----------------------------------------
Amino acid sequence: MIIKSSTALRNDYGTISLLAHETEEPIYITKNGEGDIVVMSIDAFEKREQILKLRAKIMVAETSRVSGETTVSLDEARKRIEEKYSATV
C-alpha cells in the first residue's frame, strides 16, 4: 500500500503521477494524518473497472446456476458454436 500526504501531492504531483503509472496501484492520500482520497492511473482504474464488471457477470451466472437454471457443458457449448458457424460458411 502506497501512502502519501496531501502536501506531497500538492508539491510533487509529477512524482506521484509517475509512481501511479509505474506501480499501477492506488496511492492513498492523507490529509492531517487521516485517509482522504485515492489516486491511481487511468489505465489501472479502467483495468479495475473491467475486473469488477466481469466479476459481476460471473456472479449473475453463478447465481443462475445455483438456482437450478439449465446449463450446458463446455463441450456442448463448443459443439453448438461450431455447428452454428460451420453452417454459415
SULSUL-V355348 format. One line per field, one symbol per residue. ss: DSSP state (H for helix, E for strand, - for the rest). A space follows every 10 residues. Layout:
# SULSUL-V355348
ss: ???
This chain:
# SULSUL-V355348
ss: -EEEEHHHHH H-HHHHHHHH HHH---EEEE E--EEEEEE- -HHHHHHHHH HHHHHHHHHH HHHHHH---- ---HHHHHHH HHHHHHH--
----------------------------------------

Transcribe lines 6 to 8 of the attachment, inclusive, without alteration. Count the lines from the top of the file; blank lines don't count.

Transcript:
This chain:
# SULSUL-V355348
ss: -EEEEHHHHH H-HHHHHHHH HHH---EEEE E--EEEEEE- -HHHHHHHHH HHHHHHHHHH HHHHHH---- ---HHHHHHH HHHHHHH--